Read on line
Listen on line
Main > Fairy tale > All authors > Brothers Grimm > Fairy tale "The Six Swans"

The Six Swans

She walked all night long, and a great part of the next day, until she could go no further from weariness. Just then she saw a rough-looking hut, and going in, she found a room with six little beds, but she dared not get into one, so crept under, and laying herself upon the hard earth, prepared to pass the night there. Just as the sun was setting, she heard a rustling, and saw six white Swans come flying in at the window. They settled on the ground and began blowing one another until they had blown all their feathers off, and their swan's down slipped from them like a shirt. Then the Maiden knew them at once for her brothers, and gladly crept out from under the bed, and the brothers were not less glad to see their sister, but their joy was of short duration. "Here you must not stay," said they to her; "this is a robbers' hiding-place; if they should return and find you here, they would murder you."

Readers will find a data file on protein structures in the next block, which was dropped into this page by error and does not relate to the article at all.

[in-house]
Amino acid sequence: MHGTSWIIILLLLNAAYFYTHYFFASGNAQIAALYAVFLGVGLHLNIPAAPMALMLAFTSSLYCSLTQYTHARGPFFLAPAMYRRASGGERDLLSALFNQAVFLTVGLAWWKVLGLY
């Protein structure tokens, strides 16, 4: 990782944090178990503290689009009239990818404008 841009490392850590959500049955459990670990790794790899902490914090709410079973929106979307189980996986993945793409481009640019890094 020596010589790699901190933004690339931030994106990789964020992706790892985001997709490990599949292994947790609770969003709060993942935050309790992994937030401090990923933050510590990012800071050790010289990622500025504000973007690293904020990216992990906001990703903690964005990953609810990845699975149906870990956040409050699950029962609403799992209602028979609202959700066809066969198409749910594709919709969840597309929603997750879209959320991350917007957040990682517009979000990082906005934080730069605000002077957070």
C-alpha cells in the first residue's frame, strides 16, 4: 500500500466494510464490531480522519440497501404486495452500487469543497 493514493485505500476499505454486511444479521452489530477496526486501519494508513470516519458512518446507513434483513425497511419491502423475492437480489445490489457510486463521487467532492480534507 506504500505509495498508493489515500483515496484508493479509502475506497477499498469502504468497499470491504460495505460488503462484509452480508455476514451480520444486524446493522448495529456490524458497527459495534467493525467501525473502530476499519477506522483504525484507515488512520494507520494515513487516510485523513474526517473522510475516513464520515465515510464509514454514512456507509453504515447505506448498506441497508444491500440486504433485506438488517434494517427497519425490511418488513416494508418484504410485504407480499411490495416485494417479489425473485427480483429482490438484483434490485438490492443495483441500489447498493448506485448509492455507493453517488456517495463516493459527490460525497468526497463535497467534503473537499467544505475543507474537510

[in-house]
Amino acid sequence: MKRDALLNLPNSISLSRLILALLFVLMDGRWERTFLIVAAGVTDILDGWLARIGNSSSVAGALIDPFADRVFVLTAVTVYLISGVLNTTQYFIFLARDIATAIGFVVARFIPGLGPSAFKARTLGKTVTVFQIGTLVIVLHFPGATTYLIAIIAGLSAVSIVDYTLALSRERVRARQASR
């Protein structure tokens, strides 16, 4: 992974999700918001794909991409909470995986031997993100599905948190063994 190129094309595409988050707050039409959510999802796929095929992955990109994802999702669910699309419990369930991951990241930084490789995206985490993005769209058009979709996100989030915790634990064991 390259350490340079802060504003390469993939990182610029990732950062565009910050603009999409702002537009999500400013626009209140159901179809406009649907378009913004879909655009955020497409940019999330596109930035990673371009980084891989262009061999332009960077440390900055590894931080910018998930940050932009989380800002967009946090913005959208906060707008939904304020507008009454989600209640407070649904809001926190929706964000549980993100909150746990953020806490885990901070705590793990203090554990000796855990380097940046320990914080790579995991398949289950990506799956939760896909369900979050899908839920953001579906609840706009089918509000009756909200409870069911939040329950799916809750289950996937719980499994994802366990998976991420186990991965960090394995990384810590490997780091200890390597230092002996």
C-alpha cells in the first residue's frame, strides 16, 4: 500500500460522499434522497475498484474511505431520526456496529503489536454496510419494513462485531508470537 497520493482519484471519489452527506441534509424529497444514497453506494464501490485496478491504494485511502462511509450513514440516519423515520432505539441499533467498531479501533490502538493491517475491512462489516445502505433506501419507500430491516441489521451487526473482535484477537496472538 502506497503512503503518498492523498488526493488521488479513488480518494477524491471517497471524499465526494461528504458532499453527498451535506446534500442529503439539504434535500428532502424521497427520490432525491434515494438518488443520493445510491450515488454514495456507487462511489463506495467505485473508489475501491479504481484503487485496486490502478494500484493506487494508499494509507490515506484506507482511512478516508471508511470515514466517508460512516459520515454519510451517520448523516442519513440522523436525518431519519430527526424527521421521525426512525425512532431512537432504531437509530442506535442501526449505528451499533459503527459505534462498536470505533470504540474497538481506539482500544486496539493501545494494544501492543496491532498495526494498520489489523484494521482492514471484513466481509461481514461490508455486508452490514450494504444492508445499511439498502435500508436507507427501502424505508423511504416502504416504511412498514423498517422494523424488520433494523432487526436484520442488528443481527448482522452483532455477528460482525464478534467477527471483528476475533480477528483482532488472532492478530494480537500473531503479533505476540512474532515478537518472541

"Can you not protect me, then?" inquired the sister.

"No," they replied; "for we can only lay aside our swan's feathers for a quarter of an hour each evening, and for that time we regain our human form, but afterwards we resume our changed appearance."

Their sister then asked them, with tears, "Can you not be restored again?"

"Oh, no," replied they; "the conditions are too difficult. For six long years you must neither speak nor laugh, and during that time you must sew together for us six little shirts of star-flowers, and should there fall a single word from your lips, then all your labor will be in vain." Just as the brothers finished speaking, the quarter of an hour elapsed, and they all flew out of the window again like Swans.

The little sister, however, made a solemn resolution to rescue her brothers, or die in the attempt; and she left the cottage, and, penetrating deep into the forest, passed the night amid the branches of a tree. The next morning she went out and collected the star-flowers to sew together. She had no one to converse with and for laughing she had no spirits, so there up in the tree she sat, intent upon her work.

Also read
Read
Read
The Origin of the Mole
Category: Ukrainian folktales
Read times: 14
Read